Think ethanol and hydrogen. U.S. auto manufacturers plan to manufacture vehicles that will use these renewable,cleaner-burning fuels,possibly replacing gasoline altogether.
But it's not going to be easy,auto-industry experts say. Other experts say better fuels need to be produced.
Dave Cole,chairman of the Center for Automotive Research,said that no one really knows what technology is going to catch on – not even car manufacturers.
“There's a lot of fantasy that's sort of abound in this world right now,” he said. “If it's too good to be true,it tends to be like that.”
He said technologies might look promising,but billions upon billions of dollars will be needed to make them realities. For example,shifting to a new fuel will require new refineries to process the fuel and get it to fueling stations.
“There's no such thing as a free lunch,” he said.
Cole said these challenges have affected the auto industry in unprecedented ways,leading to unusual partnerships.
“We're going to see a world characterized by discontinuous change,” he said. “That's why you see so much joint activity between car companies.”
Cole said he calls it “coopitition” – automakers working together in markets in which they will later compete.
He said companies are helping each other because of the high costs of producing technology such as fuel cells. GM invested more than $1 billion in its fuel cell program,he said. A fuel cell vehicle can cost hundreds of thousands of dollars.
Fuel cell cars run on hydrogen and have virtually no polluting emissions.
Still,lawmakers and auto manufacturers are taking steps in the right direction,Cole said.
In a parking lot near the Capitol Wednesday,a green and yellow Chevrolet Impala bearing General Motor's mantra for corn-ethanol fuel – “Live green,go yellow” – stuck out among the black and white sedans.
The car uses E85 fuel,which is 85 percent ethanol and 15 percent gasoline. Ethanol comes from fermented biomass products such as corn.
Legislators signed a poster pledging to support a resolution calling for 25 percent of all energy consumption to come from renewable sources such as corn-ethanol by 2025.
Known as “25 by 25,” the non-binding initiative is being pushed by agriculture and energy officials to decrease American dependence on foreign oil. The House Agriculture Committee passed it unanimously Thursday.
But support for alternative fuels such as ethanol is a new thing for the U.S.,said Rep. Collin Peterson,D-Minn.,the senior Democrat on the Agriculture Committee.
“Brazil made the decision to do this back in the ‘70s,” he said,noting he's been interested in ethanol for 30 years. “Oil companies did everything in their power to drive us out of business.”
He said it took $3 a gallon gas to give Americans a reason to go green.
“We have to quit fighting wars over oil. We have to stop buying oil from people who hate us,” he said,adding that ethanol could change rural America by creating jobs that will attract people back to farms from cities.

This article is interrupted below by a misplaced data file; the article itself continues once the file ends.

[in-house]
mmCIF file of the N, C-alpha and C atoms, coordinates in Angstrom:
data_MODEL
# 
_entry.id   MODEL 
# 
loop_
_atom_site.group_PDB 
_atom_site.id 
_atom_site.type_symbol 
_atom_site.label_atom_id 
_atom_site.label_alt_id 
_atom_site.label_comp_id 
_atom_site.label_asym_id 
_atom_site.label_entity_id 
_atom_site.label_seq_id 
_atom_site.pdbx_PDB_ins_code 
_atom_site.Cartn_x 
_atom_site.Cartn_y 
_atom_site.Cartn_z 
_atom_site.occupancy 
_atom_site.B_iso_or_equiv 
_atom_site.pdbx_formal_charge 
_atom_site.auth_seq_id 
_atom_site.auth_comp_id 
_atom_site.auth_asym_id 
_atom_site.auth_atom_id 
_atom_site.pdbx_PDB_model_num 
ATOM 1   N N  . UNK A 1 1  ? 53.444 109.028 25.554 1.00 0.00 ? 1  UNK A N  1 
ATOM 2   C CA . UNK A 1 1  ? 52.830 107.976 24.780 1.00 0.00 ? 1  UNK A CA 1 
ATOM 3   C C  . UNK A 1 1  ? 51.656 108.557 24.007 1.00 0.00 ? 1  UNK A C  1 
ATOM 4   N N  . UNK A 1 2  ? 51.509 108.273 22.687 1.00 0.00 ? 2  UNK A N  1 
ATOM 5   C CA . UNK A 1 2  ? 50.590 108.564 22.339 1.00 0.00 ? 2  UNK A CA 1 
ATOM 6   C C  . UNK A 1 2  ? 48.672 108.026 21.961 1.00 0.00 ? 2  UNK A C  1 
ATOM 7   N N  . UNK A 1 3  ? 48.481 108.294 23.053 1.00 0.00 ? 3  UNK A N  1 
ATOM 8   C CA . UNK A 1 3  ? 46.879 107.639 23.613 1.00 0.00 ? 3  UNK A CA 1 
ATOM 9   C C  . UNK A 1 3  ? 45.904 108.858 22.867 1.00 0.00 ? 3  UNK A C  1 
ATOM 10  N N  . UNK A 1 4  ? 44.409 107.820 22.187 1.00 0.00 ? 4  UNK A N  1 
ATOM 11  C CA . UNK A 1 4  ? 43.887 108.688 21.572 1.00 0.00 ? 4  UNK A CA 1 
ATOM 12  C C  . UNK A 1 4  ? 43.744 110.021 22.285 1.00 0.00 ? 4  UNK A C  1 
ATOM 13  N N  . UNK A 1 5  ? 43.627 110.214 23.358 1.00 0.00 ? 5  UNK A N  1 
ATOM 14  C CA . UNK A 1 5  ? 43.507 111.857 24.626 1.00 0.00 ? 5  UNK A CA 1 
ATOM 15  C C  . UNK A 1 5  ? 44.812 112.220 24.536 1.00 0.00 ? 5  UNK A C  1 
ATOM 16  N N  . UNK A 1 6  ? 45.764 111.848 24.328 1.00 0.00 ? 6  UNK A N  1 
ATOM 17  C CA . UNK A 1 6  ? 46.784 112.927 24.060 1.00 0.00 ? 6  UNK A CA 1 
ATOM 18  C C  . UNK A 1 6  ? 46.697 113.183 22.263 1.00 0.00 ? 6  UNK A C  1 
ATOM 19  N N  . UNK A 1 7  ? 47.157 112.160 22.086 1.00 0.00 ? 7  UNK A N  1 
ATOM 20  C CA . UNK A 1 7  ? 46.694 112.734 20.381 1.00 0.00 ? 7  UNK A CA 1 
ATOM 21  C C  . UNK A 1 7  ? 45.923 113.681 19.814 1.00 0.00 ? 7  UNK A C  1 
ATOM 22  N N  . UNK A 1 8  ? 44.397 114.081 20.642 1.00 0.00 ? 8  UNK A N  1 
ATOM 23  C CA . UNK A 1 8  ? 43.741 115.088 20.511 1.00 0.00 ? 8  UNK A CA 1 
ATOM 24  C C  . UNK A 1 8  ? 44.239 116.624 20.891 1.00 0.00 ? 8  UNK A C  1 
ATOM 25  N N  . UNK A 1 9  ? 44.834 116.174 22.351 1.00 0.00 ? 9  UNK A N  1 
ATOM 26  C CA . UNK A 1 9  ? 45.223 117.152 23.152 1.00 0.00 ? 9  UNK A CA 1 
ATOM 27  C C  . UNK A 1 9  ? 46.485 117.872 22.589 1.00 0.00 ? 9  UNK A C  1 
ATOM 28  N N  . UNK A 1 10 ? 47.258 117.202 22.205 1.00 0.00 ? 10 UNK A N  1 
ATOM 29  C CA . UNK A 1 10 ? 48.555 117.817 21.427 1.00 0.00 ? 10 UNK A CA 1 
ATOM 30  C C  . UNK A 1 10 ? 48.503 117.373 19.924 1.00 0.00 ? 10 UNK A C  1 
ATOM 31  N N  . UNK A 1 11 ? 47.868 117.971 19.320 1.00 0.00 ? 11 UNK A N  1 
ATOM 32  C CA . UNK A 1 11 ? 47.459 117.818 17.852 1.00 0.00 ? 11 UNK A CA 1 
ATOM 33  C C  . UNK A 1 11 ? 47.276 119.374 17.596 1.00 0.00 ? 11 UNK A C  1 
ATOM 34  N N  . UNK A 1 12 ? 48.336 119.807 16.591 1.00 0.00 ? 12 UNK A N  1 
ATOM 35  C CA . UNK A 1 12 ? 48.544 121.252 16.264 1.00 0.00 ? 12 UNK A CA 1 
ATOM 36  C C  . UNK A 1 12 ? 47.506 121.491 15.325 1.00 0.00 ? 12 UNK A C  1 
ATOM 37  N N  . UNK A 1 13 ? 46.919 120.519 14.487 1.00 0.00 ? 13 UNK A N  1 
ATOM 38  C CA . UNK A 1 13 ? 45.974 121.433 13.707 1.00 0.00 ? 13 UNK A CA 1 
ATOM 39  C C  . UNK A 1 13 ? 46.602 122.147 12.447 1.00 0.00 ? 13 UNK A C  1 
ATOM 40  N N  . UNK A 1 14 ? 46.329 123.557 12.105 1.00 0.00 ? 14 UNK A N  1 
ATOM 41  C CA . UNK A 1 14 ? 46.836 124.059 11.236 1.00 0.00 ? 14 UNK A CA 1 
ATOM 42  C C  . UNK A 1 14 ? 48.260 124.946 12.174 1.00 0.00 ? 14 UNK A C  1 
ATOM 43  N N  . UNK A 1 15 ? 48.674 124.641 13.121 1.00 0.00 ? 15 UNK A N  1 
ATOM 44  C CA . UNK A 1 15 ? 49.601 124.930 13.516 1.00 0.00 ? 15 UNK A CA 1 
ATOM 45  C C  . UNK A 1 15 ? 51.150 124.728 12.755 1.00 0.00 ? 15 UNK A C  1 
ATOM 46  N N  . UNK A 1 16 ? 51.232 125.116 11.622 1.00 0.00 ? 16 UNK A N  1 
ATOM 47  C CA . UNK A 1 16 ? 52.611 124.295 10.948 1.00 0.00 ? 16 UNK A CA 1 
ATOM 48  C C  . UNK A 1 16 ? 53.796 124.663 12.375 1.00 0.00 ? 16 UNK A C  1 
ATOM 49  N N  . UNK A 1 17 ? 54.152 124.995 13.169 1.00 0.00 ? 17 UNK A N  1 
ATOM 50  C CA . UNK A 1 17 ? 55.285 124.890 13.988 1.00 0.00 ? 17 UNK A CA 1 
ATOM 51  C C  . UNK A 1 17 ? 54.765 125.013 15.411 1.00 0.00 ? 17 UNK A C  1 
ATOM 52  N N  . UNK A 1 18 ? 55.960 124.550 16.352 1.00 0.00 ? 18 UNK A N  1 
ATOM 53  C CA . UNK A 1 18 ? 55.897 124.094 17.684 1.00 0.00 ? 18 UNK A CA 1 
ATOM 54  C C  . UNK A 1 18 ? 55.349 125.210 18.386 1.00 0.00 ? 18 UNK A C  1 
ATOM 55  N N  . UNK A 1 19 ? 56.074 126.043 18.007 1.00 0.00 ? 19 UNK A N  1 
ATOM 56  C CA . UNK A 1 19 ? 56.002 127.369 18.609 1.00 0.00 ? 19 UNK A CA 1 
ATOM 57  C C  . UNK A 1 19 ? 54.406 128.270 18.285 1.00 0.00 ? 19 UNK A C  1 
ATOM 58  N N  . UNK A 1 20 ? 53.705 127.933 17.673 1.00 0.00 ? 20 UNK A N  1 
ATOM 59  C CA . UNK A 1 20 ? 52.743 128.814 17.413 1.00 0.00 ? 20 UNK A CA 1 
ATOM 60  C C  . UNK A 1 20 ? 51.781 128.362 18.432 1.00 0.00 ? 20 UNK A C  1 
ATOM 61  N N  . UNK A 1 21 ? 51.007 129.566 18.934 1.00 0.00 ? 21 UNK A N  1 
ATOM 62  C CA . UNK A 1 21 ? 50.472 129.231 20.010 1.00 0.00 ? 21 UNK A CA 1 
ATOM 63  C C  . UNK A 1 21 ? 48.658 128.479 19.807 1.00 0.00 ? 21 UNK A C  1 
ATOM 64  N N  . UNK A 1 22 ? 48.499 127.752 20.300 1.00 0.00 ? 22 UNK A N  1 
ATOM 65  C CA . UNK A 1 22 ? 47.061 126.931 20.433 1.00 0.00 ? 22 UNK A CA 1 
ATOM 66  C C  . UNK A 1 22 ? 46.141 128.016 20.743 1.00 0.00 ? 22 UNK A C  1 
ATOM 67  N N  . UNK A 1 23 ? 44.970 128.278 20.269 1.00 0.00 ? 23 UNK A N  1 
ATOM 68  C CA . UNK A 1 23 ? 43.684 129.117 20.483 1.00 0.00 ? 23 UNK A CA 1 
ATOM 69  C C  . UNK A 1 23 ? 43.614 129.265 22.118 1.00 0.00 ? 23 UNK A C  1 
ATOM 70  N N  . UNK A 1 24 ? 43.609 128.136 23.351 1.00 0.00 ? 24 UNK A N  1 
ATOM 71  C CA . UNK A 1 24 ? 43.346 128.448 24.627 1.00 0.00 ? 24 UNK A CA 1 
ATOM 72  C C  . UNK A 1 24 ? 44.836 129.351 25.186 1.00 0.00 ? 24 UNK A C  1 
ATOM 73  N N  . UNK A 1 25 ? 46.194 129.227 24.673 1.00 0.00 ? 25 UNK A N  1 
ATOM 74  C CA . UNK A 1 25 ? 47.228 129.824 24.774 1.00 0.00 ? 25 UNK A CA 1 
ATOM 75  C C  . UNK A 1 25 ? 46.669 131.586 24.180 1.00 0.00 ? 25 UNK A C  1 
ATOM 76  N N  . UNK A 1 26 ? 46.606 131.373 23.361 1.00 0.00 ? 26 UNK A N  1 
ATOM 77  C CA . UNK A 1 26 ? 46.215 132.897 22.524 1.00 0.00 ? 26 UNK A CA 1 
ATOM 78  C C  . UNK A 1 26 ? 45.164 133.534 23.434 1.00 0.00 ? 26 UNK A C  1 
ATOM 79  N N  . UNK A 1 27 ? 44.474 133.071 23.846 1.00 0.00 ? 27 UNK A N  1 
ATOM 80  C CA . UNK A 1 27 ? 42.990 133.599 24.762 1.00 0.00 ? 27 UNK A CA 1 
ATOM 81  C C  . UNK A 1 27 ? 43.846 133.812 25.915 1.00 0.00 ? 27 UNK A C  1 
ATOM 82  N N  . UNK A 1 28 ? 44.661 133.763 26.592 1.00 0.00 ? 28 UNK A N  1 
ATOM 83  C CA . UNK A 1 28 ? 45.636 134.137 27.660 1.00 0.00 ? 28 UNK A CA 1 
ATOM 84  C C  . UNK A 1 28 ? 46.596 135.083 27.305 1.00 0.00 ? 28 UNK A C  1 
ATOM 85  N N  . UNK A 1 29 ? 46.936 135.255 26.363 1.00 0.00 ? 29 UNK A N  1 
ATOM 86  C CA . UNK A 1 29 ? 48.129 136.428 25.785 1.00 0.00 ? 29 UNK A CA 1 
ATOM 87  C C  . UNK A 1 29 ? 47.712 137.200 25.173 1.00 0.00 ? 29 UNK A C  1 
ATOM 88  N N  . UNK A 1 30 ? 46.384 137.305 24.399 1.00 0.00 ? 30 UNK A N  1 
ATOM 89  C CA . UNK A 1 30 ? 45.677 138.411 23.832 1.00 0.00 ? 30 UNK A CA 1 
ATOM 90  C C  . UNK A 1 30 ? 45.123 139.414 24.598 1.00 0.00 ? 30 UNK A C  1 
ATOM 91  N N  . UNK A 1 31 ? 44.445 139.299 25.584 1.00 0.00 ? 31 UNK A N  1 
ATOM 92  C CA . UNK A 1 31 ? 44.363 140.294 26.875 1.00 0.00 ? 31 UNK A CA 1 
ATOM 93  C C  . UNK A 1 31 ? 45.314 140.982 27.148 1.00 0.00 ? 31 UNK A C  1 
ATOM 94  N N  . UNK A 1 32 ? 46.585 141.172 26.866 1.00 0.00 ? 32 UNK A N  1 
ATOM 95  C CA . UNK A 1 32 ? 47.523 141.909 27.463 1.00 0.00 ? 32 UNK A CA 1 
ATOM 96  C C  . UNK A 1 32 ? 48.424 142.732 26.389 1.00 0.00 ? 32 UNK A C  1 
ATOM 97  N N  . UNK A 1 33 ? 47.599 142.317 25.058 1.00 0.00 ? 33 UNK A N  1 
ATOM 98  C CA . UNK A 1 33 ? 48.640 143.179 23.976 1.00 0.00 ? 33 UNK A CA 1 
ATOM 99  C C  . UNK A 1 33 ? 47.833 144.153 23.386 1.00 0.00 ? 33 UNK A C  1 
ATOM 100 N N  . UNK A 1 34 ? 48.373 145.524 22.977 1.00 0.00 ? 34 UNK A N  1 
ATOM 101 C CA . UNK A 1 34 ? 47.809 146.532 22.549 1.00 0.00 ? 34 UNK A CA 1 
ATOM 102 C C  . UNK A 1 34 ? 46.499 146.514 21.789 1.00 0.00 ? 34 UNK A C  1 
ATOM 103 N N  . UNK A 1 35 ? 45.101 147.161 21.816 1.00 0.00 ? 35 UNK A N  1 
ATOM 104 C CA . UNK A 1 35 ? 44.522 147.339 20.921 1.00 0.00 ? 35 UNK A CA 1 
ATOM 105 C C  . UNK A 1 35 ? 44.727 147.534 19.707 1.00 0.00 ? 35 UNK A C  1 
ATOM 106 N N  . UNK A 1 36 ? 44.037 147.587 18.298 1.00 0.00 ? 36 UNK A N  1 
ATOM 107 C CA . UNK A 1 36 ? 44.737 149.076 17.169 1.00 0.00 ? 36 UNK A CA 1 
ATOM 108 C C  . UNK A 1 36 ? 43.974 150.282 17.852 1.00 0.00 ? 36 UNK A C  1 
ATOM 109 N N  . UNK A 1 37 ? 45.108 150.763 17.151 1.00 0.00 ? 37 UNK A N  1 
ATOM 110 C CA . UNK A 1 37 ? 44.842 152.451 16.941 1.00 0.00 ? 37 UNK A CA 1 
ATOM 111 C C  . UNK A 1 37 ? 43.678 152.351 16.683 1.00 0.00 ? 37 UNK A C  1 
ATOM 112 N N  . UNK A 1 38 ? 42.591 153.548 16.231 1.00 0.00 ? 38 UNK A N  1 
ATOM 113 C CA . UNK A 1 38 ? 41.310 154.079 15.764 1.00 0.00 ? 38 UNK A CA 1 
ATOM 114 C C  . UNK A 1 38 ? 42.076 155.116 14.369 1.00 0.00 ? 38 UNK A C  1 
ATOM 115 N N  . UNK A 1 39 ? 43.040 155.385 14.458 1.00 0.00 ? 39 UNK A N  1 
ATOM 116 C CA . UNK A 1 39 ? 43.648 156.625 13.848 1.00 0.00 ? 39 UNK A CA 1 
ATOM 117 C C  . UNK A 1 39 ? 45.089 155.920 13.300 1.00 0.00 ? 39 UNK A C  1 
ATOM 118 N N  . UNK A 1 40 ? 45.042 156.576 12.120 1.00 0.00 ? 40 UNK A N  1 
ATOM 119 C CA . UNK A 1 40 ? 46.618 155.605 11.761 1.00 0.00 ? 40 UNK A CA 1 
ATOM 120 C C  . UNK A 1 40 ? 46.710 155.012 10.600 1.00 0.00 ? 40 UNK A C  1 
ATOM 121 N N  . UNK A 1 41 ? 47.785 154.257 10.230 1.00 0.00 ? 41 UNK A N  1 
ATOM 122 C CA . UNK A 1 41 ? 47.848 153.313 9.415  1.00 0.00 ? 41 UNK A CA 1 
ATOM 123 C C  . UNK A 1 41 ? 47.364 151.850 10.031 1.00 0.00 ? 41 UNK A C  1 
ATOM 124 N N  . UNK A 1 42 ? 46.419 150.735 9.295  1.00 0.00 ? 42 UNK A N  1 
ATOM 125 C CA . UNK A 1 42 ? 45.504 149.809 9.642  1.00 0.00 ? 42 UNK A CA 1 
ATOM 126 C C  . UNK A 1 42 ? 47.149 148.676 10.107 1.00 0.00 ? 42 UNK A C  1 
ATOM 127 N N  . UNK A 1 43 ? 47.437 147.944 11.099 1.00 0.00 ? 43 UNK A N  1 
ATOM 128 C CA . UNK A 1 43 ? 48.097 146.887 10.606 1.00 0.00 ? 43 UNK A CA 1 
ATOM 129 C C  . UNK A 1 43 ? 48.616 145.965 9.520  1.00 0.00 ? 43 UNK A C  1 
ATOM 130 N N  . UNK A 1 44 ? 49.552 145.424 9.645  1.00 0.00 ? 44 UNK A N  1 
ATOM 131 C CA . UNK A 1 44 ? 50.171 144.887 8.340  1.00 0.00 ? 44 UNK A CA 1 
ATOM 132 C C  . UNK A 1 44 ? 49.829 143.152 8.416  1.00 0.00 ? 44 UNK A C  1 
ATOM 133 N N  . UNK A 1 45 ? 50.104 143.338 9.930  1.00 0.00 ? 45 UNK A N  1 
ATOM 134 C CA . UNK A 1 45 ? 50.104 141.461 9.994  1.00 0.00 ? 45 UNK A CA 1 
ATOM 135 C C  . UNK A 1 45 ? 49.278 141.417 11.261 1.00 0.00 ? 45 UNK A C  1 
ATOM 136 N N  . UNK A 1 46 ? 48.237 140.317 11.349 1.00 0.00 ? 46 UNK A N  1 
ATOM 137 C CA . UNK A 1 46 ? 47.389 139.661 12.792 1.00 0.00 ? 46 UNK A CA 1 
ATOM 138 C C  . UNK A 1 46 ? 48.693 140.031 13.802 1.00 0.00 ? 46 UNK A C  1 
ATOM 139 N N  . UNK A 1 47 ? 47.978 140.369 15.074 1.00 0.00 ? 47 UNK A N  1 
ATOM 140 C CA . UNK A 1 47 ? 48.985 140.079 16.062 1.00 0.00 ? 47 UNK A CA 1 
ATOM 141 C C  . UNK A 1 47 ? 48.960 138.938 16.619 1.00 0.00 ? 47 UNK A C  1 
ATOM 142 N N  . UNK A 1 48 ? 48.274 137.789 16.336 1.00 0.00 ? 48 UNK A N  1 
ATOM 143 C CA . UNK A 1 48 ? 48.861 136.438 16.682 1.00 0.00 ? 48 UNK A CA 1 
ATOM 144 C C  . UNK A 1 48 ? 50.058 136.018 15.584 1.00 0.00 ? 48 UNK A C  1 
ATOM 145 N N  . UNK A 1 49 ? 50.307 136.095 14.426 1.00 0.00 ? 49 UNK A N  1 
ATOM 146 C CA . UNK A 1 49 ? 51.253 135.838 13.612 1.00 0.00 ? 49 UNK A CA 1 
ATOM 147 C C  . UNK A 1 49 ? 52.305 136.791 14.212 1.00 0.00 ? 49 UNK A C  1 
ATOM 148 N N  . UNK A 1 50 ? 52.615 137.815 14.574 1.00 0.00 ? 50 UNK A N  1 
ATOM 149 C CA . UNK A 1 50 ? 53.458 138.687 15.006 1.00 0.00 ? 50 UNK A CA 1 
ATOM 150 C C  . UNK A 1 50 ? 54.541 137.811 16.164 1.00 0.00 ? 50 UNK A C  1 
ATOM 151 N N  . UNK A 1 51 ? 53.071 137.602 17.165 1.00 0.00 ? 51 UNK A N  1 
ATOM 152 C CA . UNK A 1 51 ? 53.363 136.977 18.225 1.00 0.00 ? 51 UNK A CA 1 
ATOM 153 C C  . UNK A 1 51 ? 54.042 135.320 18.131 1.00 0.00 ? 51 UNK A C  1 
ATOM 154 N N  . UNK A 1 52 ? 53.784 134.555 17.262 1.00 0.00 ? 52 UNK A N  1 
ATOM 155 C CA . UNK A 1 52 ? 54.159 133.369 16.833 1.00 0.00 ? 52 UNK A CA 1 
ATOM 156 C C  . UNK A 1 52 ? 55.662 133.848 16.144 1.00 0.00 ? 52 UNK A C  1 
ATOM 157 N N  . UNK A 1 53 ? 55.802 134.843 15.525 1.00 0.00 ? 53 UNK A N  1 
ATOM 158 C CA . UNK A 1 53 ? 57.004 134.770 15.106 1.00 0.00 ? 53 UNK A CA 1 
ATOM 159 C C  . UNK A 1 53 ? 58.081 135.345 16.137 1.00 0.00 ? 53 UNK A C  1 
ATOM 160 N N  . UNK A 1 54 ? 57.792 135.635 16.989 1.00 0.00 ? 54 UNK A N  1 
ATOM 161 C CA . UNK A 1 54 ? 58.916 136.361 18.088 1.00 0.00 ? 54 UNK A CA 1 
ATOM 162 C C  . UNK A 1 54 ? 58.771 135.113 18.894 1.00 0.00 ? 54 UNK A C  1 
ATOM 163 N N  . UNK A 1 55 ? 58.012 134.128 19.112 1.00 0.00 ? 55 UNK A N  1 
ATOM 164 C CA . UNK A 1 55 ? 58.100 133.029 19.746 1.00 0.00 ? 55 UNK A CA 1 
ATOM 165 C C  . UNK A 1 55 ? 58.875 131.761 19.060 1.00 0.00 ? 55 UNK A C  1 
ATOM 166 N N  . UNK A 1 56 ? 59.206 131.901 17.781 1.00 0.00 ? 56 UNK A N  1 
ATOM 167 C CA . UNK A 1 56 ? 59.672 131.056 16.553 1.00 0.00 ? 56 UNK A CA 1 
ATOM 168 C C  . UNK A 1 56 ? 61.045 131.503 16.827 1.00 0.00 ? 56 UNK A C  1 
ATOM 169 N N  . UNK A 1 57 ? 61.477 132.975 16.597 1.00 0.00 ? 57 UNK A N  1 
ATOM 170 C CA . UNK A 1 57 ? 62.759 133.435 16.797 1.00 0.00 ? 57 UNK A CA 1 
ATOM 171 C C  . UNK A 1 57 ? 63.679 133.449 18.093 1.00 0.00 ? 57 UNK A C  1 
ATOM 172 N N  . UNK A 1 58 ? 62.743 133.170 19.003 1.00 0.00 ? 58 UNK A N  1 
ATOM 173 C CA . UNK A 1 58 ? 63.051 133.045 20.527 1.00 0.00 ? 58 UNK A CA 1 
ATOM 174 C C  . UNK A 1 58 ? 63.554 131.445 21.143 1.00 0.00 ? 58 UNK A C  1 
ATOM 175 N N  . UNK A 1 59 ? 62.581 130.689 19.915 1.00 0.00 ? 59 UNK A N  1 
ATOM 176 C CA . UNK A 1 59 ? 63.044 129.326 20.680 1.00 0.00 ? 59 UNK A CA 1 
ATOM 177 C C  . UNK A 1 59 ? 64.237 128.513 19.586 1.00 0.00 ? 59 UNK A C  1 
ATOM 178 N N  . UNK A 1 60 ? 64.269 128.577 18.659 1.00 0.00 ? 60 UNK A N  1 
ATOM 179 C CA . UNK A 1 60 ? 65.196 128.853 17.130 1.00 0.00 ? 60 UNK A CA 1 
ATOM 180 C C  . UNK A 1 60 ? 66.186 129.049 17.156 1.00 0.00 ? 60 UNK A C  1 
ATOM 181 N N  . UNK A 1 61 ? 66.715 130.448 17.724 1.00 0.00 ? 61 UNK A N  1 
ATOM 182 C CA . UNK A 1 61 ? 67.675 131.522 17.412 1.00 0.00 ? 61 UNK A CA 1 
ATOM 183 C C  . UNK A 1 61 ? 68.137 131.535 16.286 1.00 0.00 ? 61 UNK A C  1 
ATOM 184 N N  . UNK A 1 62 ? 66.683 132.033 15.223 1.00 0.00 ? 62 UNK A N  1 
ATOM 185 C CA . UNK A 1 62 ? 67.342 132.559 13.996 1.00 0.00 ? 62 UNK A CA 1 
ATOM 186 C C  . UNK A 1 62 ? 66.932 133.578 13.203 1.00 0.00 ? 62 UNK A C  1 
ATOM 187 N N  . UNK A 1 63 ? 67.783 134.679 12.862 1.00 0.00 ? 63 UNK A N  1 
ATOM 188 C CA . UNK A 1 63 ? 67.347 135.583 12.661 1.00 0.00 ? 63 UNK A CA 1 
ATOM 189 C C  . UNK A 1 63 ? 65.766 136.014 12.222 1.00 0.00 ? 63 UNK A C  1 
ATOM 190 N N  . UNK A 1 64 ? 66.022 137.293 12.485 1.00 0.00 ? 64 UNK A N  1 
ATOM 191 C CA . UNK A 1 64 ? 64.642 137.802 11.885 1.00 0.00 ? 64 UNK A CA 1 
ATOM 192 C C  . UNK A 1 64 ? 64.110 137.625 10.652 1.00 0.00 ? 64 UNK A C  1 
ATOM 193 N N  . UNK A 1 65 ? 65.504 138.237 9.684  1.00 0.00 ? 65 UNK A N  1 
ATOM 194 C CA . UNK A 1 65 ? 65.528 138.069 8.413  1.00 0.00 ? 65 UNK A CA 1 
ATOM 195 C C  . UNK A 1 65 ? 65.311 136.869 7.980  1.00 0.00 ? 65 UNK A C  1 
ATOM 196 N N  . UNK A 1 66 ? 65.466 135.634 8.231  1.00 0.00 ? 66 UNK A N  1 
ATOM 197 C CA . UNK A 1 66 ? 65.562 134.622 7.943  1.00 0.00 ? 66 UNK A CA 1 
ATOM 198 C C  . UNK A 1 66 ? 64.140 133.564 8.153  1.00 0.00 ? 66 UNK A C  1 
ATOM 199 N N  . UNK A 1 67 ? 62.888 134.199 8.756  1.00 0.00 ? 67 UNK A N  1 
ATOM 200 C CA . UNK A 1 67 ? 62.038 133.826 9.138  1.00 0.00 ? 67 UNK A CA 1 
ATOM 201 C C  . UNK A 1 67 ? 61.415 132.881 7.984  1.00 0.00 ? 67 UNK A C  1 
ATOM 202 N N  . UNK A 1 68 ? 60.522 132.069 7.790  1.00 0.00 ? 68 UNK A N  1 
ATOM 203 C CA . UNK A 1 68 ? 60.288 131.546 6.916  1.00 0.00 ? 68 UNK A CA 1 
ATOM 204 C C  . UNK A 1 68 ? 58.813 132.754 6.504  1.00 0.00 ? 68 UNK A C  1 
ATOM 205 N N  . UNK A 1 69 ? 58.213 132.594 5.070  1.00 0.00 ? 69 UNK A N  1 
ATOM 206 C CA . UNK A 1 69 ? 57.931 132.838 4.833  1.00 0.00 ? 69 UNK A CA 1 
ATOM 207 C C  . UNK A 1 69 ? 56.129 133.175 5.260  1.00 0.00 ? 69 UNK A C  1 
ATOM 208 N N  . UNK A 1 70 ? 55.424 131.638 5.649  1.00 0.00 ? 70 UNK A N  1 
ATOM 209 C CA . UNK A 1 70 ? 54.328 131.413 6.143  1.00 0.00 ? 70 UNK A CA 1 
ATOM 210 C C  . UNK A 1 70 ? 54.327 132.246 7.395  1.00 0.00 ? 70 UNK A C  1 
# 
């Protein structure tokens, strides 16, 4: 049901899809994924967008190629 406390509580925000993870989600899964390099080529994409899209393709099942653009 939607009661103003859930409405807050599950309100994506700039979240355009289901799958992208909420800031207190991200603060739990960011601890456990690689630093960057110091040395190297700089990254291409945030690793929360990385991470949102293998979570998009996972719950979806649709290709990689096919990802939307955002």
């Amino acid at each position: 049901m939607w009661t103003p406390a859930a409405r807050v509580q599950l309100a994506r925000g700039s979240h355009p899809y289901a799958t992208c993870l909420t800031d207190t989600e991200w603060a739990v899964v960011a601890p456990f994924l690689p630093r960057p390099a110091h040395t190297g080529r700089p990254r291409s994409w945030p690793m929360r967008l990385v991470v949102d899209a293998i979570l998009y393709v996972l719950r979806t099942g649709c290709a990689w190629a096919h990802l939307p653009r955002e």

“We think that agriculture and rural America can do a huge part of fueling this country,” he said.
Peterson said other crops such as potatoes or switch grass,which he described as the long stuff in road ditches,could be used for ethanol.
But James Jordan,a Polytechnic University of New York researcher who focuses on the future of electric vehicles,said that ethanol may not be the best choice – considering the U.S. is the world's largest food supplier.
In a July 2 Washington Post op-ed piece Jordan and co-author James Powell wrote,”Even if all of the 300 million acres (500,000 square miles) of currently harvested U.S. cropland produced ethanol,it wouldn't supply all of the gasoline and diesel fuel we now burn for transport,and it would supply only about half of the needs for the year 2025.”
In an interview,Jordan said that the world's population will probably grow from today's 6 billion to about 9 billion by 2050,which will put more strain on U.S. agriculture.
He said he understands the appeal of ethanol,”But the problem of it is the conflict with food.”
According to National Ethanol Vehicle Coalition,there are about 1,000 gas stations with E85 pumps,mostly in the Midwest,but the numbers are rising from coast to coast.
Peterson and Jordan said automakers should look beyond ethanol-based fuels. Jordan said electric cars could be the wave of the future and Peterson recommending hydrogen-fueled cars.
Last week,General Motors said it will loan more than 100 hydrogen-powered Chevrolet Equinoxes to consumers to test drive in the capital and in California and New York next year. GM also delivered a fuel-cell Equinox on Thursday for the U.S. Army to test.
The U.S. market has had some success in alternative fuel vehicles.
According to the Alliance of Automobile Manufactures,a trade association for the top nine automakers,there are 9 million alternative fuel cars,including hybrids that use electric motors to assist the gas engine,on the road today,up from 3 million in 2000. Almost a million such cars have been sold this year.
Fred Weber,AAM's chief executive officer,said there are 800 million vehicles of all sorts worldwide,and by 2020 there will be 1.2 billion – creating even more demand for fuel and better technology.